Wide-open through-the-lens metering ensures a bright viewfinder, even in challenging low-light situations. Rounding out the VF perks is the analog needle that sits to the right of the frame. This needle moves in time with available light, pointing to the suggested or automatically selected shutter speed that will result in a proper exposure. It’s a delightfully analog touch compared to later cameras’ LED displays, and those used to today’s cluttered VFs and digital EVFs should find it incredibly charming.
On the business end of this needle is a metering system that is certainly the centerpiece of the machine’s technical proficiency. Using a system that Minolta invented with their SRT line, the XE-5 meters from two locations within the pentaprism and averages the reading to achieve proper exposure in even the most challenging of lighting situations. In scenes of extreme contrast, where a photographer might normally need to use their brain and exposure compensation, the camera handles things beautifully.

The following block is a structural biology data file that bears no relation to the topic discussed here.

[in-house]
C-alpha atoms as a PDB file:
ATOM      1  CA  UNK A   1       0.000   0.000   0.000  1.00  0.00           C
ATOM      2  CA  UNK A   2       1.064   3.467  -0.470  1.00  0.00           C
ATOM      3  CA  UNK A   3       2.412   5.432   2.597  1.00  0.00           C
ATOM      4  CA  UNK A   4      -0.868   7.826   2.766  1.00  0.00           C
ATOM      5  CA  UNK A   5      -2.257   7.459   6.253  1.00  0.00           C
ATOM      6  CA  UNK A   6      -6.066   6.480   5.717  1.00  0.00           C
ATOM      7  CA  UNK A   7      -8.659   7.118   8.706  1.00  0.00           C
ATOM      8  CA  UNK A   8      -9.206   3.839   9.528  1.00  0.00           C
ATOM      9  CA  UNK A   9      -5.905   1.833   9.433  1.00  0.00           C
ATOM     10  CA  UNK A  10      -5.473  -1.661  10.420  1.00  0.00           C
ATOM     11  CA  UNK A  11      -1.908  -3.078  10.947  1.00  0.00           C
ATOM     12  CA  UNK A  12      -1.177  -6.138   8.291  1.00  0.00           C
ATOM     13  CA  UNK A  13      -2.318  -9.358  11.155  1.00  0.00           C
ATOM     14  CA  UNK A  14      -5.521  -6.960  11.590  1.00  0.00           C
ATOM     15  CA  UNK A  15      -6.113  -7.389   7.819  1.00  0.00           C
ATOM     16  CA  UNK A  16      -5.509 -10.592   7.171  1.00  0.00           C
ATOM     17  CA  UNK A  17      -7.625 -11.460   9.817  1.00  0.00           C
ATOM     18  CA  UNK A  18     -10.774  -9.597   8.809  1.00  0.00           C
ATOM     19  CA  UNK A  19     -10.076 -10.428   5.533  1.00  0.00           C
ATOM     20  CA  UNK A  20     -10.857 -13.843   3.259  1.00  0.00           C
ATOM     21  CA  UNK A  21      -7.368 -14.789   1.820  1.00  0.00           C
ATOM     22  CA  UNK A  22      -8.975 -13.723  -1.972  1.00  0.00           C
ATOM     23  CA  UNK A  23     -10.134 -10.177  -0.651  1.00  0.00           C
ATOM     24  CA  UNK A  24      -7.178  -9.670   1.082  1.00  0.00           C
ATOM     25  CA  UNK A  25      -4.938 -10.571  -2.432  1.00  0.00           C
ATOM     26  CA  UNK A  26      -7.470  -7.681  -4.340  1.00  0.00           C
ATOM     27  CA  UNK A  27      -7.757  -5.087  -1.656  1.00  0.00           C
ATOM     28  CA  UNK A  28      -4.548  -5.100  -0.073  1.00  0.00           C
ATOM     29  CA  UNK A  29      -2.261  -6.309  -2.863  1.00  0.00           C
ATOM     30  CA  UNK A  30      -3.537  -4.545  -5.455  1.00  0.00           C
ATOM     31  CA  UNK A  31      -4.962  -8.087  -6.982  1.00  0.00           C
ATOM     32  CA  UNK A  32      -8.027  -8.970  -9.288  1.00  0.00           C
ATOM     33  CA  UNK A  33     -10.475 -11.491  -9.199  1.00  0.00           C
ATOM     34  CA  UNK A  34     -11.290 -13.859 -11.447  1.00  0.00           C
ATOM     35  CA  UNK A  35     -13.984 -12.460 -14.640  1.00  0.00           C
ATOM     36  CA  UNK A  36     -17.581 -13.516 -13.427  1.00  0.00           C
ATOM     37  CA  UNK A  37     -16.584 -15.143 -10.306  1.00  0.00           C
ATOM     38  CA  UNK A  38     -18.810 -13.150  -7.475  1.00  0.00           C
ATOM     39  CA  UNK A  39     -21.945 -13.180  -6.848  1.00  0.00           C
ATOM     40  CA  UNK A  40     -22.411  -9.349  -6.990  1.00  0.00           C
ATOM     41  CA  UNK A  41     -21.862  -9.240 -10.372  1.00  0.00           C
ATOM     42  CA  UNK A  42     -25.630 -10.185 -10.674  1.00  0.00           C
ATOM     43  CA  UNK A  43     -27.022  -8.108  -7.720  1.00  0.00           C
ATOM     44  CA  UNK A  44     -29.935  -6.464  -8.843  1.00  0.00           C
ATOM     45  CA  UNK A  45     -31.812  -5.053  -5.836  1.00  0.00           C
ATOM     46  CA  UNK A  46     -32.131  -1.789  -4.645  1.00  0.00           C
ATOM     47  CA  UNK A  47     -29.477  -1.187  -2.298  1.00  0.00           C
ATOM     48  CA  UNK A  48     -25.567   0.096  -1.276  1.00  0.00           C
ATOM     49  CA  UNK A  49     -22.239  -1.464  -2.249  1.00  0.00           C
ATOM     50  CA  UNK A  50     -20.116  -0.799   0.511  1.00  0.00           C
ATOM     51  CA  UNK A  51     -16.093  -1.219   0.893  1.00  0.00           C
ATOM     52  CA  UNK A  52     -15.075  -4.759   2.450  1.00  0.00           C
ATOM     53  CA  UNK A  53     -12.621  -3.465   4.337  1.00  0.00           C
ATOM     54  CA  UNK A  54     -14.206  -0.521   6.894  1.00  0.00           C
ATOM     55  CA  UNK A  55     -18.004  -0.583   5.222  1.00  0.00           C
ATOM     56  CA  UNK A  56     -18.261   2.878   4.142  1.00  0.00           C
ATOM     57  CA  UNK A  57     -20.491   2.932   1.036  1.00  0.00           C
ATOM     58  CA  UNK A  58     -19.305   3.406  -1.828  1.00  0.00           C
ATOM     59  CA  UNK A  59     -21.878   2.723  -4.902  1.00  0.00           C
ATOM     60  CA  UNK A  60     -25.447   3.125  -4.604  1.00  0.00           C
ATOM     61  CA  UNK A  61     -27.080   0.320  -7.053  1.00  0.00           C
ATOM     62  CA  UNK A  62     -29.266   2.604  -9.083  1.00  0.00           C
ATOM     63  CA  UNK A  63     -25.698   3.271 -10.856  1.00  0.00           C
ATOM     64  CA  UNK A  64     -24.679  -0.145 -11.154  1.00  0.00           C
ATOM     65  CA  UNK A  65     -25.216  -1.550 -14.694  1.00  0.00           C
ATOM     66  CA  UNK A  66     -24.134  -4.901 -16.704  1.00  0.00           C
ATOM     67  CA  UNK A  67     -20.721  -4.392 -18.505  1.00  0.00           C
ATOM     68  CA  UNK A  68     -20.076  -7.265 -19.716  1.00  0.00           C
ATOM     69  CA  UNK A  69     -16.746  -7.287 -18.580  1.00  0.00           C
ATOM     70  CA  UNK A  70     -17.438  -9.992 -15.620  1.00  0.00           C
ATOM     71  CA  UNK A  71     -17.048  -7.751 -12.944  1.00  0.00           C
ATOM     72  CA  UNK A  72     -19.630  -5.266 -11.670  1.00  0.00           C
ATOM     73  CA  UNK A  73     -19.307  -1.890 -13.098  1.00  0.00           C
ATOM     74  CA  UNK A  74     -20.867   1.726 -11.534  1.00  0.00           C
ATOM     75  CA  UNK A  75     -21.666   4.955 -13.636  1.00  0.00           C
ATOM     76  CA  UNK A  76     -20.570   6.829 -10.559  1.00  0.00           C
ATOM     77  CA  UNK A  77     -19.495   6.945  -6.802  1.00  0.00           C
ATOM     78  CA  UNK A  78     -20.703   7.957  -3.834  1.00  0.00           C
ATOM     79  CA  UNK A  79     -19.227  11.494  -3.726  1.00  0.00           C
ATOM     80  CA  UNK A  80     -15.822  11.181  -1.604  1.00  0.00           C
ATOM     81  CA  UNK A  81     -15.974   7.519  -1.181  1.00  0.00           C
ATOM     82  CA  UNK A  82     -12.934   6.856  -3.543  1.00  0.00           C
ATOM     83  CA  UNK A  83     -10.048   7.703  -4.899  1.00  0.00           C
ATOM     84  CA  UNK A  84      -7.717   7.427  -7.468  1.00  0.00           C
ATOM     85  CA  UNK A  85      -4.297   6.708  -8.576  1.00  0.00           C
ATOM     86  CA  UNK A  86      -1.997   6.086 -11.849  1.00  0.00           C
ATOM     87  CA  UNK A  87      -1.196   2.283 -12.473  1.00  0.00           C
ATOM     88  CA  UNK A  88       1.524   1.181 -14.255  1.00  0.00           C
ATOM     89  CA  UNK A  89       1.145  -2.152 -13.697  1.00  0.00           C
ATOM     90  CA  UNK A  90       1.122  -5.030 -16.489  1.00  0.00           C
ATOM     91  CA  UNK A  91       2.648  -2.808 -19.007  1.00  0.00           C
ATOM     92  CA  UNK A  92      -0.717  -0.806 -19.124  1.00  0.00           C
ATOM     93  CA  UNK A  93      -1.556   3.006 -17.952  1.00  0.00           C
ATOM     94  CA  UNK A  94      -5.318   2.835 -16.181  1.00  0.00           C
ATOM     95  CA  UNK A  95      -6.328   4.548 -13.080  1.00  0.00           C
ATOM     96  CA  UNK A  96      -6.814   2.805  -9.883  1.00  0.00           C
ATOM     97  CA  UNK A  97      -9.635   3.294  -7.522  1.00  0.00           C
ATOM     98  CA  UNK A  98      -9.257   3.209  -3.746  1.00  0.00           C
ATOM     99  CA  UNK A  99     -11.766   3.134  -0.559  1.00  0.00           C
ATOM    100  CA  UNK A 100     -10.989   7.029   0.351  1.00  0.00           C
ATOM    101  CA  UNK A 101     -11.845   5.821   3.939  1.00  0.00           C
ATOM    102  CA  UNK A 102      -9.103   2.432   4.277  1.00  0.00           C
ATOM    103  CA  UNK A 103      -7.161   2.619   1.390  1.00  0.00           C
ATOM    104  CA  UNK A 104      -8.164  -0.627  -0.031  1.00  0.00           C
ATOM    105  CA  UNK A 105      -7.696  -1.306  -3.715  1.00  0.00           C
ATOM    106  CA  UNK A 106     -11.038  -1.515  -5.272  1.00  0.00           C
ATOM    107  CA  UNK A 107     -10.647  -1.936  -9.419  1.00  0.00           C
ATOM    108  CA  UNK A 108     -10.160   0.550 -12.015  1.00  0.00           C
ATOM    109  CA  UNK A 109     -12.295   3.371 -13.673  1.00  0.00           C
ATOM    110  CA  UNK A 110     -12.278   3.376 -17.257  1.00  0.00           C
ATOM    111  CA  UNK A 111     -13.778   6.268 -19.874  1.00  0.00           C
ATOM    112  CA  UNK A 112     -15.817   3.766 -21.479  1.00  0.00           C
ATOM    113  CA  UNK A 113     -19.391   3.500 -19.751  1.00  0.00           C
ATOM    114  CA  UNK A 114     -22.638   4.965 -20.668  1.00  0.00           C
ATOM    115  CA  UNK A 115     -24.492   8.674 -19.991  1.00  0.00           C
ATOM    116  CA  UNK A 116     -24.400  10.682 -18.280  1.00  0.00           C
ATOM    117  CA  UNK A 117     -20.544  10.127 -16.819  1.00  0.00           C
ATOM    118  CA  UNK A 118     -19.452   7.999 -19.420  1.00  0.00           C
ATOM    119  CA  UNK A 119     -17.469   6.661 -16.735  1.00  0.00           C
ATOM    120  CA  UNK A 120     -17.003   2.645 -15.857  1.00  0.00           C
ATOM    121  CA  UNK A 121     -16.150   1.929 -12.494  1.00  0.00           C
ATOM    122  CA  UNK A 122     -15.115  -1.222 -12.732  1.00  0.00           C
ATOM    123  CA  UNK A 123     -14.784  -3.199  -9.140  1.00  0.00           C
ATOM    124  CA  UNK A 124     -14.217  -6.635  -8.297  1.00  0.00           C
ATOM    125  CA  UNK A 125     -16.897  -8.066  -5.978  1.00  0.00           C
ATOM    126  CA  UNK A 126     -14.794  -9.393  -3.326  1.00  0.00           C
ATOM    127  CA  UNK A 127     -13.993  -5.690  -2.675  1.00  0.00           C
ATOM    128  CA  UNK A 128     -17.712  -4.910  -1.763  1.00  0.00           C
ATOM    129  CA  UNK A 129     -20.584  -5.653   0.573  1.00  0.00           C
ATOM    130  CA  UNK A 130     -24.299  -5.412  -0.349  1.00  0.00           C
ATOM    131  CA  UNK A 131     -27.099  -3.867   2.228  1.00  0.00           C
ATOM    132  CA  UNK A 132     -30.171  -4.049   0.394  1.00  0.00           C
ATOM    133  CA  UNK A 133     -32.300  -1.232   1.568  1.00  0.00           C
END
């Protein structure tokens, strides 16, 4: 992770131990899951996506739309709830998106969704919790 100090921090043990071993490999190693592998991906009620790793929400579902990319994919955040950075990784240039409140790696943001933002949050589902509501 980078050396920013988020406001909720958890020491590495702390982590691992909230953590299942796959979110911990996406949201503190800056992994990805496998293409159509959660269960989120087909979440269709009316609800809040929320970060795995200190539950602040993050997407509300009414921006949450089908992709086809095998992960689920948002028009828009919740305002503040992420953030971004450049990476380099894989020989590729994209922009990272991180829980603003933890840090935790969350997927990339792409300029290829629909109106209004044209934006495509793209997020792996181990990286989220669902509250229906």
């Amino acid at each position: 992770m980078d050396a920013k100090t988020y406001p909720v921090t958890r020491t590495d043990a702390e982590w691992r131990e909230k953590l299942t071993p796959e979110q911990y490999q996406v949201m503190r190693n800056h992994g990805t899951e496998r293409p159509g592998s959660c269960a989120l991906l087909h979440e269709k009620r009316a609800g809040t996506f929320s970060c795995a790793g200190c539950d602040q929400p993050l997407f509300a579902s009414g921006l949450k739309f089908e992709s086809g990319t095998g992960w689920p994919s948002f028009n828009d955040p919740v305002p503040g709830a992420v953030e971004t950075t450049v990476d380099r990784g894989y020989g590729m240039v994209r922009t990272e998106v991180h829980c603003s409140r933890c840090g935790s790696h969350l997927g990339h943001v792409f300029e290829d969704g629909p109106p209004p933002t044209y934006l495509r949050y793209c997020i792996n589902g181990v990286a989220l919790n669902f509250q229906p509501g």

It doesn’t just work, it works really well. I sought these kinds of challenging lighting situations when shooting for our review, and using the camera’s auto-exposure mode with no exposure compensation the XE-5 rewarded my confidence. Nearly every shot was properly exposed, and those that weren’t perfect required the slightest of adjustments in post-processing. That’s remarkable, especially for a camera made in 1975.
The camera uses Minolta’s ubiquitous manual-focus SR mount, meaning all Rokkor/Celtic/MC/MD lenses will fit. Options in glass are of typical Minolta quantity and quality, which for those unfamiliar, means “lots” and “the best”.